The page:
I generally stay very far away from these type of speculative, half-cocked, not entirely informed exchanges on the quality of a school based on one specific survey or point of information. For the candidates that have posed specific questions regarding employment statistics we've referred them to the Office of Professional and Career Development (OPCD). I will give my personal speculative, somewhat half-cocked, and probably not entirely informed perspective. Take it for what you will.
It is a tough job market. Where a school started (what resources and support they offer) in all this makes a big difference in regard to how they are doing now. Ranking doesn't have as much impact on employment as one might think, especially in the short term. Overall is it better to be ranked higher than lower? Sure. Still employment success at the institutional level is difficult to measure in ways that are truly meaningful for any individual candidate.
Further it ebbs and flows at institutions and in the marketplace. Schools do have better years than others and none of us will probably be able to point to one specific thing that "caused" the numbers to slip. Some years students are more motivated than others - more willing to take risks or are more nimble with their own goals. As with most NC schools we saw a dip in the bar passage last summer. Of course, this impacted the employability of some of our graduates. At Wake Forest we're also dealing with a smaller class than UNC or Emory and thus a couple more people unemployed for whatever reason has a greater impact on the big picture.
The fact is that all of these schools you are discussing have similar resources and networks. They are all respected schools. Almost every little bit of your ability to succeed in this job market at any of these schools is going to be about how you perform. You won't get some magic bump by going to UNC or Emory over Wake Forest (or the other way around). That being said most of all of these graduates will be fine in the long term. Nine months seems like a long time but regardless of which of these schools you choose you may have to wait and be flexible and approach your career in a thoughtful and creative way to reach to realize your own personal and professional goals. Ten years later nine months won't seem like a long time if you took the time to find the right job for you.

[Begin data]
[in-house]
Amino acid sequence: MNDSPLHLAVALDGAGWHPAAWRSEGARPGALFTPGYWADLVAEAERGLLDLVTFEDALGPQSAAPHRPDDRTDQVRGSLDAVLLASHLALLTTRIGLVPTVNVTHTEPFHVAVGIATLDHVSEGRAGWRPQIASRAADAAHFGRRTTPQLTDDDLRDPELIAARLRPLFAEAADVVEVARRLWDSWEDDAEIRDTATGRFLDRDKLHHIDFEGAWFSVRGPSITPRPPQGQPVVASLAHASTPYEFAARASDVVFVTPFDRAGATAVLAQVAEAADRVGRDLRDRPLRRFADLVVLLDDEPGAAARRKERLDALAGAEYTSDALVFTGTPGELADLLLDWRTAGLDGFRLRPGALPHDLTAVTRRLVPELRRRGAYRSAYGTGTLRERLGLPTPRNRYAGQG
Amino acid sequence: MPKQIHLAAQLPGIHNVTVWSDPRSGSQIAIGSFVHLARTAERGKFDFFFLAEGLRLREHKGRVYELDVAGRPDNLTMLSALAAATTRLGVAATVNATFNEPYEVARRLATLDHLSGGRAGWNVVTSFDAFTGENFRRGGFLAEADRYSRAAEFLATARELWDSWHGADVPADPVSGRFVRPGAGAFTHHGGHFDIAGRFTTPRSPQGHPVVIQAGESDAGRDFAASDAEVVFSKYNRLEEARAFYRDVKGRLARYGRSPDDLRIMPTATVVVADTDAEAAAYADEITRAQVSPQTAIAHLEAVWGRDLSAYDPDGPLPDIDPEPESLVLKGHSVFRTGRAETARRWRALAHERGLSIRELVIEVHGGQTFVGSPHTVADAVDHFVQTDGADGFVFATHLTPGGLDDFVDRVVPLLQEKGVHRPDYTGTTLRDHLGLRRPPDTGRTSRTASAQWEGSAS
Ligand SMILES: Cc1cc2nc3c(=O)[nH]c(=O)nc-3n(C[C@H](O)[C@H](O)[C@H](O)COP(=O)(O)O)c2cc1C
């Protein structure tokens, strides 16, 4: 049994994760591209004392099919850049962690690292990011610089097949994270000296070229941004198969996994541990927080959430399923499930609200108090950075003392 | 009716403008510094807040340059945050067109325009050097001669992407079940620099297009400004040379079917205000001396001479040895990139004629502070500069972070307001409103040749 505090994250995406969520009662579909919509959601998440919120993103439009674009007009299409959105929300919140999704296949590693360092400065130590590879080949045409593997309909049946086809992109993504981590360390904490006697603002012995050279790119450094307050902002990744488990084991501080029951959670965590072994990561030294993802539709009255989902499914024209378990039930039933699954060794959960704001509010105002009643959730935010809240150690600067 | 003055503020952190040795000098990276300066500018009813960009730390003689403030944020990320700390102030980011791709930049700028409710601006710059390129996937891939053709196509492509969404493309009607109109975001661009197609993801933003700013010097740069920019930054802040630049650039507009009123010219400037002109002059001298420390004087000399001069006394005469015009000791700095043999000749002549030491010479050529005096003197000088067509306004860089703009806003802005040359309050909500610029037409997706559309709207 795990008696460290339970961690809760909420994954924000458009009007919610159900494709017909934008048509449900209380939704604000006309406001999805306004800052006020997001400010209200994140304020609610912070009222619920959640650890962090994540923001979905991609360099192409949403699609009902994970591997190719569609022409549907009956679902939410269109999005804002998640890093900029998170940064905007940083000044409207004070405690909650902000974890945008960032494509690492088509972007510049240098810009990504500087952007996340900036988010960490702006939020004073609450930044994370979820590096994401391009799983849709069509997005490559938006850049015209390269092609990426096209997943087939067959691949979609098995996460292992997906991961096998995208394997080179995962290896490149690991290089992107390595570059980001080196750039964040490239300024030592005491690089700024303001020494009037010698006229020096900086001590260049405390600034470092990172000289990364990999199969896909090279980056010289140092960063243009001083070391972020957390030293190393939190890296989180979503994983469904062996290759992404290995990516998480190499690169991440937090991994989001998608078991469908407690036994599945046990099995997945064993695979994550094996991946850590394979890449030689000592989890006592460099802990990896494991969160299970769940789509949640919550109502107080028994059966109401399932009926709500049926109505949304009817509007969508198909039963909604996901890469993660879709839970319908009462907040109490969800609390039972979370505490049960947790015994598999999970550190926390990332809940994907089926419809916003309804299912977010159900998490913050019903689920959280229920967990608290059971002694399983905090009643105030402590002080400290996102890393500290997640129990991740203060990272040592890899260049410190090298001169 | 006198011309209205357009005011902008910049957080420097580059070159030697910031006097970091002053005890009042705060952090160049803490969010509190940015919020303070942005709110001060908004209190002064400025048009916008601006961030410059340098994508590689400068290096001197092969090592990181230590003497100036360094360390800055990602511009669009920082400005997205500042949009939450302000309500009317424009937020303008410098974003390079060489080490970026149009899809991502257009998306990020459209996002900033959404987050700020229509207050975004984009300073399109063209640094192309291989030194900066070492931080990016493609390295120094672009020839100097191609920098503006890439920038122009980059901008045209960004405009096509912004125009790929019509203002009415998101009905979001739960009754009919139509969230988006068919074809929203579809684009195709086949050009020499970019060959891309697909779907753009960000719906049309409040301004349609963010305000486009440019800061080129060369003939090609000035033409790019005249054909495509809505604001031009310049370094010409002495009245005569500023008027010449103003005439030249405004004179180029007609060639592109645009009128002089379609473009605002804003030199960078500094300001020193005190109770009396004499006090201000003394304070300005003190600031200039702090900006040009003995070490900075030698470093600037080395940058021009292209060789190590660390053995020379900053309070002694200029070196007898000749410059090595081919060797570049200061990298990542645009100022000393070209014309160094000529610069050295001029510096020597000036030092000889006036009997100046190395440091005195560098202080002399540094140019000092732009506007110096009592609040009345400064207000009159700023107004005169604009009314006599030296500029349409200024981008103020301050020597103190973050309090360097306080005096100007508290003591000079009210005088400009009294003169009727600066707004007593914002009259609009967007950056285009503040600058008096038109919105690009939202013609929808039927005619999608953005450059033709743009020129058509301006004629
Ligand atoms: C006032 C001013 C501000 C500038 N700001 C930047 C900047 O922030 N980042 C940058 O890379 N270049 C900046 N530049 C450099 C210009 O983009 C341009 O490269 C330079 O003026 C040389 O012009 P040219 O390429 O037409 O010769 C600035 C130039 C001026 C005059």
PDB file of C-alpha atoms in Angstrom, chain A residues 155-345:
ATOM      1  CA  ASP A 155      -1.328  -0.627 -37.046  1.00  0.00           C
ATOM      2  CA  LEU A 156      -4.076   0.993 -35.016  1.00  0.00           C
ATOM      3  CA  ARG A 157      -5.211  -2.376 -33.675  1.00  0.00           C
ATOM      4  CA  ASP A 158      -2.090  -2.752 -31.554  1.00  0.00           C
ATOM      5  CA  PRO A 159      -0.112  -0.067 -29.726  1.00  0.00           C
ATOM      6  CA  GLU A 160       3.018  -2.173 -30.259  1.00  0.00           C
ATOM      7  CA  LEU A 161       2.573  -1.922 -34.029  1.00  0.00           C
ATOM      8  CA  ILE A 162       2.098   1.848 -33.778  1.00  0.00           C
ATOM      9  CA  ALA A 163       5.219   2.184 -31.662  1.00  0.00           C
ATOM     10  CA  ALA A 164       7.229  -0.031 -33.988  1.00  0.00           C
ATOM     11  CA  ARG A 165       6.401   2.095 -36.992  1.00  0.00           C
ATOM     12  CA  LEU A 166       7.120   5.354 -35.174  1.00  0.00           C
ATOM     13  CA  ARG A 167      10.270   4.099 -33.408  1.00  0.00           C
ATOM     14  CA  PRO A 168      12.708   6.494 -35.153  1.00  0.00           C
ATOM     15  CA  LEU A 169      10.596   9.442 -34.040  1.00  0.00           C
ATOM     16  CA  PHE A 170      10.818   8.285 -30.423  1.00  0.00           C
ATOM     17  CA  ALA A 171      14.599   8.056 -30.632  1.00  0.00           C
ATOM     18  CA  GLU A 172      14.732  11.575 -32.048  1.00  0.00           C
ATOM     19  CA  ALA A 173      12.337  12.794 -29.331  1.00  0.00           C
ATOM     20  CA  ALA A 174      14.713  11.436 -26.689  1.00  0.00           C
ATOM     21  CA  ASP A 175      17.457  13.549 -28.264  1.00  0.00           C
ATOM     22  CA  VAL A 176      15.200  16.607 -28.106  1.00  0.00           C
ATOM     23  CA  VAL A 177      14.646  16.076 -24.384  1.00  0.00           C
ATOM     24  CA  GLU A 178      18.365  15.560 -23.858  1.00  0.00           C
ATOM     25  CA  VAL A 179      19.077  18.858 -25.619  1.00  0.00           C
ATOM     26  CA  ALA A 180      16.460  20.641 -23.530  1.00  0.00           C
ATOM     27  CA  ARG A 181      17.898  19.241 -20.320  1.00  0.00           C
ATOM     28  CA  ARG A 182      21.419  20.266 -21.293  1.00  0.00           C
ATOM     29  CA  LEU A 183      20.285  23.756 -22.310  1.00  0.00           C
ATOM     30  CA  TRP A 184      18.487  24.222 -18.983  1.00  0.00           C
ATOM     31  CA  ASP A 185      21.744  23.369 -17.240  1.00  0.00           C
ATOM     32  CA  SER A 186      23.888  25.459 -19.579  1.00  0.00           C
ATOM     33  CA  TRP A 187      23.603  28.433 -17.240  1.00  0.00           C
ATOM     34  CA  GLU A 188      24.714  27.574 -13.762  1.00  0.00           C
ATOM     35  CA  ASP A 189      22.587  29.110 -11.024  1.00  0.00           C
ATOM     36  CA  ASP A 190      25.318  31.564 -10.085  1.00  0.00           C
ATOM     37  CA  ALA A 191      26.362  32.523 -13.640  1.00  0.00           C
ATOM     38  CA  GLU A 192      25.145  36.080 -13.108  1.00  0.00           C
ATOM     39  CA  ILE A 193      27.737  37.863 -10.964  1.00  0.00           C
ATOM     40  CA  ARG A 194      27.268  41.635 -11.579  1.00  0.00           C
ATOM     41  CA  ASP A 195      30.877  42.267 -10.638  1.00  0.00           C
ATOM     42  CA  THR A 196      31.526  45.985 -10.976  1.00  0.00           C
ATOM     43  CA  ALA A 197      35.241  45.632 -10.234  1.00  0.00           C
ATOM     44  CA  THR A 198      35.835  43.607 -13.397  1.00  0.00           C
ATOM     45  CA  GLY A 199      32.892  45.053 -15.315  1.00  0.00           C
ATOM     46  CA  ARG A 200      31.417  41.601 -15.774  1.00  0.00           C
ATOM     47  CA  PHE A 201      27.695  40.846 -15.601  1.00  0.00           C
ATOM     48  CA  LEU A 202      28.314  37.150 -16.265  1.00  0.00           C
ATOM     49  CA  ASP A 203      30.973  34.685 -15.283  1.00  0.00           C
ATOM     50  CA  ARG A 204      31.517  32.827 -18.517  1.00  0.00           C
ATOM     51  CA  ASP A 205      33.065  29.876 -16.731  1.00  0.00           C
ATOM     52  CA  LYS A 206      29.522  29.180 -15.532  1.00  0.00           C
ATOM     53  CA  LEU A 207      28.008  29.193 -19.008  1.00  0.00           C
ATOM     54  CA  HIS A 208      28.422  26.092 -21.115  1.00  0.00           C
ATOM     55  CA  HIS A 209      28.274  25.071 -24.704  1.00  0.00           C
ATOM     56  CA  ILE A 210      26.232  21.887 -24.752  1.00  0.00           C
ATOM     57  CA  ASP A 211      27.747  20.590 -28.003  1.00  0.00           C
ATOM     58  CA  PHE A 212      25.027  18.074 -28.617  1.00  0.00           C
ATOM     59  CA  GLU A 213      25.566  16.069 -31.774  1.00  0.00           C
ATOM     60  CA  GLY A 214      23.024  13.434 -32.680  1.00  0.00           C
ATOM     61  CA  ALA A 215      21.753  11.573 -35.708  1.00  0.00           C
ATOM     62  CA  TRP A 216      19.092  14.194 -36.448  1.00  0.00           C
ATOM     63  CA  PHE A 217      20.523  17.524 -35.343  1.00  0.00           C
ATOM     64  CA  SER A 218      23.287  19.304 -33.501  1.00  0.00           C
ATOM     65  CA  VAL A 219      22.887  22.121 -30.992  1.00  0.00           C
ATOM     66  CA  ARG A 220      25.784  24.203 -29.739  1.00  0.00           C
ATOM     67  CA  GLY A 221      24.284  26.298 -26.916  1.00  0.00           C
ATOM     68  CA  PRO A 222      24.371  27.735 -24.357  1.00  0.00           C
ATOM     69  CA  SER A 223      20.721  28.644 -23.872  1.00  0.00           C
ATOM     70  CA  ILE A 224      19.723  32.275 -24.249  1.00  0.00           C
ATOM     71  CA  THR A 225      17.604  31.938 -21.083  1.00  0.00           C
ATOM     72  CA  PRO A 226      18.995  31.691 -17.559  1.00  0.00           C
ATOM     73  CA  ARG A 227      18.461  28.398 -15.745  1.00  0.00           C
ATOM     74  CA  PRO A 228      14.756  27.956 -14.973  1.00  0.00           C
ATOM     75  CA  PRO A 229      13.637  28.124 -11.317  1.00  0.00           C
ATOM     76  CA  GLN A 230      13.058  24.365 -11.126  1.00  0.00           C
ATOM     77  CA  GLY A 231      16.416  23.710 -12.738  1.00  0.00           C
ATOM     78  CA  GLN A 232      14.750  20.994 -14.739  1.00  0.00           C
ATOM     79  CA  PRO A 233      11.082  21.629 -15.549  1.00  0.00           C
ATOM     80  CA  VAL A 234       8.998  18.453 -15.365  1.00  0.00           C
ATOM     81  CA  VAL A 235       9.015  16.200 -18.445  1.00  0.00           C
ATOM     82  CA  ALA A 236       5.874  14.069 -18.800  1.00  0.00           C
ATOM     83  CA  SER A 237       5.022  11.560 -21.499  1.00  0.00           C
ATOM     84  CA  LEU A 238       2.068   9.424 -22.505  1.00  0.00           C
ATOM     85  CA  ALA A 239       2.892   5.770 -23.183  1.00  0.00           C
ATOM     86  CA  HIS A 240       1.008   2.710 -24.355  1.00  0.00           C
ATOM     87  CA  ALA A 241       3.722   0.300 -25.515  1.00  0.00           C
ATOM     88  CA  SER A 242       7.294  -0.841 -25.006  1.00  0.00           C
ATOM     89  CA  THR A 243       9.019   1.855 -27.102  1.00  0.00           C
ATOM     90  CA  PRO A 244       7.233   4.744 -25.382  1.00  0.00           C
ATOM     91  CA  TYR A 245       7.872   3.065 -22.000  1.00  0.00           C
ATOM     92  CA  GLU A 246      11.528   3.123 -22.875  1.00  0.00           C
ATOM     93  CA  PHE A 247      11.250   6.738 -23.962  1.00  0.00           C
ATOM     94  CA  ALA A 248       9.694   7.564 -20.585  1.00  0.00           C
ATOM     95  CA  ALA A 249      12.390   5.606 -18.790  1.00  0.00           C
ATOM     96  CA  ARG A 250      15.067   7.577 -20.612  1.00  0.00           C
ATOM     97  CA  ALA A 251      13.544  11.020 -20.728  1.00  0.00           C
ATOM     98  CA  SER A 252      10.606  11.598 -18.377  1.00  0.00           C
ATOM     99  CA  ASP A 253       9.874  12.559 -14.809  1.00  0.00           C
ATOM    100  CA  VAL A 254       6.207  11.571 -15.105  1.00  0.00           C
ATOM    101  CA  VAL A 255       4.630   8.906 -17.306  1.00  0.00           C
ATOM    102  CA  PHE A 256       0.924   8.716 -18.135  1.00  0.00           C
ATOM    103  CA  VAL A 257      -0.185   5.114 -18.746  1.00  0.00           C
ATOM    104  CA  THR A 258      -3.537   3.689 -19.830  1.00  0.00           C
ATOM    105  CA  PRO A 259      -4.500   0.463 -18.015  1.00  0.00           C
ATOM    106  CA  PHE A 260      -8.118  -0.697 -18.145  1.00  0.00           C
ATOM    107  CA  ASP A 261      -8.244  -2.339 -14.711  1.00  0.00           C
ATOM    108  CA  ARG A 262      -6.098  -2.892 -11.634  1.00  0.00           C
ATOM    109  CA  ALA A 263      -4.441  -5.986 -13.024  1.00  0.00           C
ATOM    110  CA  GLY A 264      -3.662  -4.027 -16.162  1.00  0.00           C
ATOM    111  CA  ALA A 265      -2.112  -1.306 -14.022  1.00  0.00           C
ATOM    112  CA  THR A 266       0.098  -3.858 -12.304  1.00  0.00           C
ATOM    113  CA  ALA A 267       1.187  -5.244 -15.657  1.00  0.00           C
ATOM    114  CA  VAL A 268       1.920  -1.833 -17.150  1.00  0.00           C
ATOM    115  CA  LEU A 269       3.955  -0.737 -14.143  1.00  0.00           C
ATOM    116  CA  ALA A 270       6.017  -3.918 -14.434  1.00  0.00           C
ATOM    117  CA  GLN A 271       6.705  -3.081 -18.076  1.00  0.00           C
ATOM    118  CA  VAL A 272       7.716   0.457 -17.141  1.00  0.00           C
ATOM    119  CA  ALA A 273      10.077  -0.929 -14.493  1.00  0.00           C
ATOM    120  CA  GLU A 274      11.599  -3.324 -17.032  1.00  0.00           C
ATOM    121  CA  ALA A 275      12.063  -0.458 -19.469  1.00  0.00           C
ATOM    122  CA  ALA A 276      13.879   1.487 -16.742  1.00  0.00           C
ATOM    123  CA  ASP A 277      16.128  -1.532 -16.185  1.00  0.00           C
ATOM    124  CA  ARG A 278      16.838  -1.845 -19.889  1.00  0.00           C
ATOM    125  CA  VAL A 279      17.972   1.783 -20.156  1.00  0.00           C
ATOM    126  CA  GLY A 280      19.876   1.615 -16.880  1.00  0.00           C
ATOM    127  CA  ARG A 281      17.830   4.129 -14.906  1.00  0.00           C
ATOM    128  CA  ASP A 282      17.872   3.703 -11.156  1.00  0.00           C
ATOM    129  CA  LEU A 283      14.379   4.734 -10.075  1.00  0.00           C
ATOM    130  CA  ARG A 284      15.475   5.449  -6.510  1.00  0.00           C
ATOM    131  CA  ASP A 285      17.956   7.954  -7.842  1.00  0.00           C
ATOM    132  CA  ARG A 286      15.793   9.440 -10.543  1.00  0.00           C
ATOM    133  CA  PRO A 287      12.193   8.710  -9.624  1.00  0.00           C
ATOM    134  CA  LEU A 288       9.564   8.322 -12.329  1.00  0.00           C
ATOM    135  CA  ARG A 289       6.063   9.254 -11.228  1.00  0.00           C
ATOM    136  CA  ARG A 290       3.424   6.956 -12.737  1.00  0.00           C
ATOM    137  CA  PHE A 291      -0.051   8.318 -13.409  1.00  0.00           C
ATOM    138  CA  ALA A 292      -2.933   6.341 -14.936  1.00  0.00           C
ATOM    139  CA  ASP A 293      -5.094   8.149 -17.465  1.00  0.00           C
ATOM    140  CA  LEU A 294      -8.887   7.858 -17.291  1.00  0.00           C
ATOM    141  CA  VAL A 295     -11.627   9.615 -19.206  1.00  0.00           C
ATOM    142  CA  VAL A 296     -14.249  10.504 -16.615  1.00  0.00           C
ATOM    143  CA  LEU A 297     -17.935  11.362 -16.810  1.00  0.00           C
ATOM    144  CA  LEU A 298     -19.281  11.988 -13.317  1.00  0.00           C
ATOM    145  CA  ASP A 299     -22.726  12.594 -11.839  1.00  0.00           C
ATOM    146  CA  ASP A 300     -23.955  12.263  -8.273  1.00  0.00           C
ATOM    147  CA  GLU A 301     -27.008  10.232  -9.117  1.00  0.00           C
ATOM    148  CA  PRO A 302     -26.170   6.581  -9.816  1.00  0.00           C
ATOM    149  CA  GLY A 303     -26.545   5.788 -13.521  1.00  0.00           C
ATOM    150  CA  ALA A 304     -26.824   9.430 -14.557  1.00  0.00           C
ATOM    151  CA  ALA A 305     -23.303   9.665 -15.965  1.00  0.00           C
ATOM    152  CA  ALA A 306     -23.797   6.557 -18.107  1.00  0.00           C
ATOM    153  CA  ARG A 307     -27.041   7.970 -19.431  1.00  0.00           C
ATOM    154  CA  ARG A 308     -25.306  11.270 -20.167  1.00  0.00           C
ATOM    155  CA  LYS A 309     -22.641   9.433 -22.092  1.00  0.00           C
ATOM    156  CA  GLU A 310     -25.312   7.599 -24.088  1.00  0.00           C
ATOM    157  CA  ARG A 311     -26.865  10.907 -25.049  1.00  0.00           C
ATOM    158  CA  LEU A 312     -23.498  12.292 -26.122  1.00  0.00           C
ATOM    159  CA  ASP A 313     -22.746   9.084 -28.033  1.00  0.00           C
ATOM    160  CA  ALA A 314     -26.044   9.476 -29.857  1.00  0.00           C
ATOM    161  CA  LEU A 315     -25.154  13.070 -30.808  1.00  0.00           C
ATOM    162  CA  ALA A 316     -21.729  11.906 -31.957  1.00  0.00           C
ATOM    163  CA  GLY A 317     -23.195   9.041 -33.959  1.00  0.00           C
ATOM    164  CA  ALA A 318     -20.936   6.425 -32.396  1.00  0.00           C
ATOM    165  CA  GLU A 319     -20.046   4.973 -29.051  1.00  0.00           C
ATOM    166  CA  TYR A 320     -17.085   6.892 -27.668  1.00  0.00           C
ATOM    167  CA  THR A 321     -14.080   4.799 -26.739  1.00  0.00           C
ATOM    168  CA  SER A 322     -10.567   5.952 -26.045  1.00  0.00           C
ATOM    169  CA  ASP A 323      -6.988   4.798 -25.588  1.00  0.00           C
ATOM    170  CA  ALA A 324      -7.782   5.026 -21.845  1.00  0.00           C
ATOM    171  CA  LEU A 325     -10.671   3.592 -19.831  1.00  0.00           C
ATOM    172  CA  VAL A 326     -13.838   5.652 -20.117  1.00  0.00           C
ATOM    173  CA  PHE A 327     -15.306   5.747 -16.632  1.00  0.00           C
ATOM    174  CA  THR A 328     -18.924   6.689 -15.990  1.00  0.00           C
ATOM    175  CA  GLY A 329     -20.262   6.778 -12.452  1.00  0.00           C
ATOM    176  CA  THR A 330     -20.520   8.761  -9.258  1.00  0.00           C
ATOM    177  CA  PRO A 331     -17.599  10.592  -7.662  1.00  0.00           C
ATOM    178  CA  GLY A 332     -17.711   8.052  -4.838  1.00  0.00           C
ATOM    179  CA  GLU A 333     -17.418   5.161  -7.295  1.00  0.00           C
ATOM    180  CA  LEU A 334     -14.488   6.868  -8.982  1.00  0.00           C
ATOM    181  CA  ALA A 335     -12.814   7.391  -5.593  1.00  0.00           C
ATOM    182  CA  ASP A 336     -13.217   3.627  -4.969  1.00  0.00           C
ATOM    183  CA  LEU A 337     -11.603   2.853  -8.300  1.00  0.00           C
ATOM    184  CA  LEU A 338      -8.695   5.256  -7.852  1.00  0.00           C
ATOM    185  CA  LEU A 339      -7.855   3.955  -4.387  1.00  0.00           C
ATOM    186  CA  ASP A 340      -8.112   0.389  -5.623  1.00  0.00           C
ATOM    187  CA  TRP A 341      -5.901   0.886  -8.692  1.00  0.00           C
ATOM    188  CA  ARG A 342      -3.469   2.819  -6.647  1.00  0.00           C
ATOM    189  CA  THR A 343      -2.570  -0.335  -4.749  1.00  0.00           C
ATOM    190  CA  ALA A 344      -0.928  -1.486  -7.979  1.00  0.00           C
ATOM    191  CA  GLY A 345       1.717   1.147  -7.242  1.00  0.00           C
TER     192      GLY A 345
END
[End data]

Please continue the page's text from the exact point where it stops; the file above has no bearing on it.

Things haven't fallen apart at Wake Forest because our employment stats are a little down this year and these other schools you're comparing us to haven't figured out something we haven't. There are so many factors that impact the overall success of our OPCD efforts many of which are not under the control of Wake Forest. Nonetheless Wake Forest has engaged it's alumni in the employment process and are working with our Board to be innovative in building even stronger and more supportive networks for our students. Further we've implemented a one hour first year course (pass/fail) that provides our students with direct resources and training to prepare them for a professional market that may not be clamoring for new lawyers. These initiatives were not available in their current state to the graduating class whose employment statistics you are discussing.
Wake Forest is committed to helping every single student realize their professional goals. We offer a strong academic program in a supportive environment. Our network of alumni are supportive and loyal. We have dedicated professionals in place to assist and counsel you in your search. If you otherwise feel Wake Forest is the right place for you and you are willing to work hard to realize realistic goals, you will have as much opportunity to do that at Wake Forest as any of the schools I've seen us compared to in this discussion.
Okay. That is my admittedly completely biased two cents. Feel free to lambaste me and point out that I am a paid mouthpiece for the university and law school. Still I think all this speculation and positioning is mostly not particularly well informed and doesn't have the perspective of someone who has been working in higher education for the time I have. At the end of the day if you don't believe in the value of the degree or Wake Forest, then you shouldn't pursue a law degree and especially not at Wake. There are lots of options and we want you to appreciate the value of the education you receive.
Feel free to contact me directly if you have any questions or would like to talk.
Wake Forest Law email@example.com
(336) 758-5705 direct